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Crop Biotech Update

Nutritional Evaluation of GM Rice Expressing Human Lactoferrin Gene

January 21, 2011

Several rice varieties have been genetically modified (GM) to fight iron-deficiency anemia. Zhejian University in China developed a new strain of transgenic rice with human lactoferrin gene (hLF rice) which codes for the production of lactoferrin, a protein naturally present in breast milk. Lactoferrin possesses various biological functions, including roles in iron metabolism, cell proliferation and differentiation, and antibacterial, antiviral, and antiparasitic activity. Scientist Yichun Hu and colleagues at the National Institute for Nutrition and Food Safety evaluated the nutrition quality of this GM rice based on its components, digestibility in pigs, protein availability in rats, and  protein quality based on both the amino acid requirements of humans and their ability to digest it.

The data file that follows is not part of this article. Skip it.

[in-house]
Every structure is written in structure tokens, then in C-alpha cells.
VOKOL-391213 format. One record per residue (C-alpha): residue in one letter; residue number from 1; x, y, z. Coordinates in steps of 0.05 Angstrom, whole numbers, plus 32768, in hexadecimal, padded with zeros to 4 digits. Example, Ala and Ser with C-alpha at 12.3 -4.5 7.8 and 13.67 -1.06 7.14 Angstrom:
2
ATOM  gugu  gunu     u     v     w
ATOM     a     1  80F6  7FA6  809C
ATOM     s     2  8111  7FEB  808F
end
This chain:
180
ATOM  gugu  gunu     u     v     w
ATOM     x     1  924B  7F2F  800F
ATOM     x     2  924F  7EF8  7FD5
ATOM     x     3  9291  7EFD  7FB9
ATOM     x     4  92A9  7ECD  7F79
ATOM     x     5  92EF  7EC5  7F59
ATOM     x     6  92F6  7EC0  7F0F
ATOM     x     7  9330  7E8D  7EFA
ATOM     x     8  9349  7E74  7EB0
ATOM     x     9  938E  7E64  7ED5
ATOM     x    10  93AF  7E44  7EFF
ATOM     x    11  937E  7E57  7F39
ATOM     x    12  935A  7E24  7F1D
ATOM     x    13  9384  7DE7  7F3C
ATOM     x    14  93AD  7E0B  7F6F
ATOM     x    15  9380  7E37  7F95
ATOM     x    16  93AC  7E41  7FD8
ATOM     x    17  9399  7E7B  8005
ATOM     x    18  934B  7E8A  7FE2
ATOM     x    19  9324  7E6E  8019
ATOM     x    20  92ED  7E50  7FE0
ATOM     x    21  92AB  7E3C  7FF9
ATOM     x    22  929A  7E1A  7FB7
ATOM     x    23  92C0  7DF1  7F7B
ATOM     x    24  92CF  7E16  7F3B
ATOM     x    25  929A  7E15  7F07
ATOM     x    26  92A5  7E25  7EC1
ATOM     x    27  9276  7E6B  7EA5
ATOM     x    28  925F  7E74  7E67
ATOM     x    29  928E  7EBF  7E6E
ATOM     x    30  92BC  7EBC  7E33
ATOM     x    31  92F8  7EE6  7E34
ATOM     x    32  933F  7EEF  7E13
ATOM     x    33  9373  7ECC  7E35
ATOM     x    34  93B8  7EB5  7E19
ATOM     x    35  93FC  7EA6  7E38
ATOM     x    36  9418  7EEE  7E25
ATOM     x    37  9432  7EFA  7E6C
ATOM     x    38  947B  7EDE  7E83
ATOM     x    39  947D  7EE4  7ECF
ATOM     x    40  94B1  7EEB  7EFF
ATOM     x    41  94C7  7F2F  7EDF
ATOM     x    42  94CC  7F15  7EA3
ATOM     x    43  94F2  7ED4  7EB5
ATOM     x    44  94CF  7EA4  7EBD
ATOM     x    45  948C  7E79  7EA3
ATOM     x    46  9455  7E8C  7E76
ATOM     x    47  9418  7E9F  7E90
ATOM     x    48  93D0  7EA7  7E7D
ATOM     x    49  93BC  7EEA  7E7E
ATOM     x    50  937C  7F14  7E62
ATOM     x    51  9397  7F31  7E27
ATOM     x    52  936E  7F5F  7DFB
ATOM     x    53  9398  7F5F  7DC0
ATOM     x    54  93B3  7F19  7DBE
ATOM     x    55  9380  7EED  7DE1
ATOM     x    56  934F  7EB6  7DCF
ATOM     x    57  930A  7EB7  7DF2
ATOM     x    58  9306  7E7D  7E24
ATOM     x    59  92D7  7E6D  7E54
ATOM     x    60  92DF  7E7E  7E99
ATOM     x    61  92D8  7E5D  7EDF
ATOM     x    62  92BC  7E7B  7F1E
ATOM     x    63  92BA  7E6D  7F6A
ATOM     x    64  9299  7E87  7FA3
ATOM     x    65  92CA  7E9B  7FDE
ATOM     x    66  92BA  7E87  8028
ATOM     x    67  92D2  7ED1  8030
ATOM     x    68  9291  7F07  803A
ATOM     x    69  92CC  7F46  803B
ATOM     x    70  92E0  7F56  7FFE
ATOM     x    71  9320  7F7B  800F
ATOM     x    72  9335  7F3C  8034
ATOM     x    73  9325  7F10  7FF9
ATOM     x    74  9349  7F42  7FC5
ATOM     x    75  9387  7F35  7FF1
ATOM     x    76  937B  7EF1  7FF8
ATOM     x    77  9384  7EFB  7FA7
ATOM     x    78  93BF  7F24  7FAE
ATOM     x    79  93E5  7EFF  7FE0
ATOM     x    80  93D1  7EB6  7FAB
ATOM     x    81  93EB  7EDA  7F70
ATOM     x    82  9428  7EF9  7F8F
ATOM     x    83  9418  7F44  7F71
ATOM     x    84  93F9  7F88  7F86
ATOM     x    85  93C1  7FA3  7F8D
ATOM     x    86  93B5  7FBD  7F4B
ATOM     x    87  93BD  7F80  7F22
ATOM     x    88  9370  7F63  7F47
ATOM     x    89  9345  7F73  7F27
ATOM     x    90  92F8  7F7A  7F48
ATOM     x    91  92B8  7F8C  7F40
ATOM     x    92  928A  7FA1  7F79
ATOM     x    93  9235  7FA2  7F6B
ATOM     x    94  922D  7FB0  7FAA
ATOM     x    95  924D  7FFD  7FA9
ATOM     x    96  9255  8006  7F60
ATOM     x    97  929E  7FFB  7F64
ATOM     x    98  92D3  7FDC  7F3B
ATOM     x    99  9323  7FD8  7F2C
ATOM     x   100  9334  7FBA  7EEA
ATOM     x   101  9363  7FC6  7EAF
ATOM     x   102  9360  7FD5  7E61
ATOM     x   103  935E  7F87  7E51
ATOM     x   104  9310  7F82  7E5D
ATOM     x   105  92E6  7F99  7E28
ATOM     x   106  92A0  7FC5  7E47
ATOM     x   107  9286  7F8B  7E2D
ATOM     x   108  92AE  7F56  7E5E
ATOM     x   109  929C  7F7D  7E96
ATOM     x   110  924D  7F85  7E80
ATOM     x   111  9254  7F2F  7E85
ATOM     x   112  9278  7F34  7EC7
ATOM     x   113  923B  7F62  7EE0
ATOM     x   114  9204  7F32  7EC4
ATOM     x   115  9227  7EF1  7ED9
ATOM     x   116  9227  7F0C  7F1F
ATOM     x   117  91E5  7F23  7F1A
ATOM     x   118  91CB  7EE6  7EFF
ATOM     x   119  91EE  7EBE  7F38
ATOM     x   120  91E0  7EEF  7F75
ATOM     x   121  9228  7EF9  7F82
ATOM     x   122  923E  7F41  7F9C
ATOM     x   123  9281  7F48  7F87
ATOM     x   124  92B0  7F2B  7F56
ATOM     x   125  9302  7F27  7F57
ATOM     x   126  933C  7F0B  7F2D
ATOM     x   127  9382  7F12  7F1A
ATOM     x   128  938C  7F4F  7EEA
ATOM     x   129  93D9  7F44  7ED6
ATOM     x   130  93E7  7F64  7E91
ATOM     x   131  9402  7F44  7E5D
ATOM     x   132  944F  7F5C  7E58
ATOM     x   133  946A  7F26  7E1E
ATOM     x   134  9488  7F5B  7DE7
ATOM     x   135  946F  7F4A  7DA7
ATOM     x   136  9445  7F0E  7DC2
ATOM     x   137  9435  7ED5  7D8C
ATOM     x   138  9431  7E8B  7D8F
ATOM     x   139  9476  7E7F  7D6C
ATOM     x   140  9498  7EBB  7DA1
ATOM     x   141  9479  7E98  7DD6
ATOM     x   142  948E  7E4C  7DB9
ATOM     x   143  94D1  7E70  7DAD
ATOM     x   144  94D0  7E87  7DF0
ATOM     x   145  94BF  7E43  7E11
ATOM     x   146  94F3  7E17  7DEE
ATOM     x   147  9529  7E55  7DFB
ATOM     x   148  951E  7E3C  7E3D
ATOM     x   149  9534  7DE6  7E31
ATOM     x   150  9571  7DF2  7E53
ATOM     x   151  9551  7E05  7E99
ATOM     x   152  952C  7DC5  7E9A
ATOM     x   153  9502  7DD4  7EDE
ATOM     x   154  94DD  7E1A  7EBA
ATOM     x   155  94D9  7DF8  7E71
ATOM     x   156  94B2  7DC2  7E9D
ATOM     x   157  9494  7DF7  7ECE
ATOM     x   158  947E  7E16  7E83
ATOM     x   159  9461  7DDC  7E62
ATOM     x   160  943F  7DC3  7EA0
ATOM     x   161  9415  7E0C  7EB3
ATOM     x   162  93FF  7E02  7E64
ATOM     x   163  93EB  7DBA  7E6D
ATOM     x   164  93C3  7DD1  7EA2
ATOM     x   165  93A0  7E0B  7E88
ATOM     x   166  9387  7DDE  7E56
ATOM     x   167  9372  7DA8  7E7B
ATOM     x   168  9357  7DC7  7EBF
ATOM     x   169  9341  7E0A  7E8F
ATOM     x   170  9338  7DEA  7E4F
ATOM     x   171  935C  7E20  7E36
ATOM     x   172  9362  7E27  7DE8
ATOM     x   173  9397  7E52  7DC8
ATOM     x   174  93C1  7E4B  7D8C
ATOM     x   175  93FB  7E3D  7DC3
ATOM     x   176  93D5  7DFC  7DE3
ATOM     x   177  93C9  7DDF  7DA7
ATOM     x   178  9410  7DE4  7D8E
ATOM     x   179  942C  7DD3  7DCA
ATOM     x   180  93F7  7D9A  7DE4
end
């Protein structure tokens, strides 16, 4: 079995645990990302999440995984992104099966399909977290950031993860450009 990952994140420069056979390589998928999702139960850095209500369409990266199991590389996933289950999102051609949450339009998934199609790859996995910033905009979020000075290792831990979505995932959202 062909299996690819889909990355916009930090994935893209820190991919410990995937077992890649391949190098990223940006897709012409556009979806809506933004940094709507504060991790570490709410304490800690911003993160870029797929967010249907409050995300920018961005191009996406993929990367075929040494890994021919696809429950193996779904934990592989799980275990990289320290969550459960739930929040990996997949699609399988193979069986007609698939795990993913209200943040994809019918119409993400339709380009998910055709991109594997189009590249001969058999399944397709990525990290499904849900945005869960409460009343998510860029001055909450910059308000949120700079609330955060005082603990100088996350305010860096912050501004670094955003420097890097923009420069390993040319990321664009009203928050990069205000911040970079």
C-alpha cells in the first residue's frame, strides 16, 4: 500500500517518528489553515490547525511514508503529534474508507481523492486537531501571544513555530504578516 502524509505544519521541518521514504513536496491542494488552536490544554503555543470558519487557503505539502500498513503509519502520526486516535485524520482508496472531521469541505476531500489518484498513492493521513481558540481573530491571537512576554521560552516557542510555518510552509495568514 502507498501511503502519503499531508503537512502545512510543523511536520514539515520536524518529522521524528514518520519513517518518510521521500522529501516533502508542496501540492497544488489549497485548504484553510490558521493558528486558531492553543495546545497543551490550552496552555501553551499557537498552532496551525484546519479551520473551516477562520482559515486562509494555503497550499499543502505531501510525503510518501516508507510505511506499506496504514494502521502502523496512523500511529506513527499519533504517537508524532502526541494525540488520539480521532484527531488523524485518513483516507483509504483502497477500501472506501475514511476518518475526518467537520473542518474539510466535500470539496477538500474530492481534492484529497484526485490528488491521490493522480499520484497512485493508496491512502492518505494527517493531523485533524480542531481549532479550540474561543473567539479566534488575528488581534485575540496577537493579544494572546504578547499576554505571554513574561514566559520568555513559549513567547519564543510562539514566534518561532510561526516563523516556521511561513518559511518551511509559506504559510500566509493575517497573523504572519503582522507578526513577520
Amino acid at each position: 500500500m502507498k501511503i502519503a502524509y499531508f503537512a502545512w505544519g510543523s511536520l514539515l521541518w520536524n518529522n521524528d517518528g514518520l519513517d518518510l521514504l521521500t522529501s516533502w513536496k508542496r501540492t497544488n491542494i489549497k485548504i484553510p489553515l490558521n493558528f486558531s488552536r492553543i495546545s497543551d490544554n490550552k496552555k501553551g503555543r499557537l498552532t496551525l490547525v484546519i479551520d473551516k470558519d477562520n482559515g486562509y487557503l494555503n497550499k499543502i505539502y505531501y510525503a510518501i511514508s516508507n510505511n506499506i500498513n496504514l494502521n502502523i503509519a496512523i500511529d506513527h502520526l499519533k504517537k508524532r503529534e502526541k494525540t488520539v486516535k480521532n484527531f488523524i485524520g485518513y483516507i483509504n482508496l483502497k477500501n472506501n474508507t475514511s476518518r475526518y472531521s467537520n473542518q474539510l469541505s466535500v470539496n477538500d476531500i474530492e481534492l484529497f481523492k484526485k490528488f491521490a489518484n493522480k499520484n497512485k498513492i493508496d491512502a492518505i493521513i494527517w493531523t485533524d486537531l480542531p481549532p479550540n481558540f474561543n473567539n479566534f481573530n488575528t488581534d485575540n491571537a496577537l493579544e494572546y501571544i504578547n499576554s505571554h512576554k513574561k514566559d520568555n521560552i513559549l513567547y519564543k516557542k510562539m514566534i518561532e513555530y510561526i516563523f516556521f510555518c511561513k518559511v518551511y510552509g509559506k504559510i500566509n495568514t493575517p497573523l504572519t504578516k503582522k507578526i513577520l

As expected, the iron content of hLF rice is higher than the parental rice Xiuschui 101. The expression of hLF did not affect the digestibility of protein, carbohydrates, fat, and crude fiber. The protein efficiency ratio (the ability to be absorbed by the body and convert into usable protein) of hLF rice is significantly higher than the parental rice. Thus, the nutritional quality of hLF rice is better than the parental rice and it could be a superior strain based on the protein composition of the grain.

Subscribers of the Journal of Cereal Science can read the research article at http://dx.doi.org/10.1016/j.jcs.2010.05.008.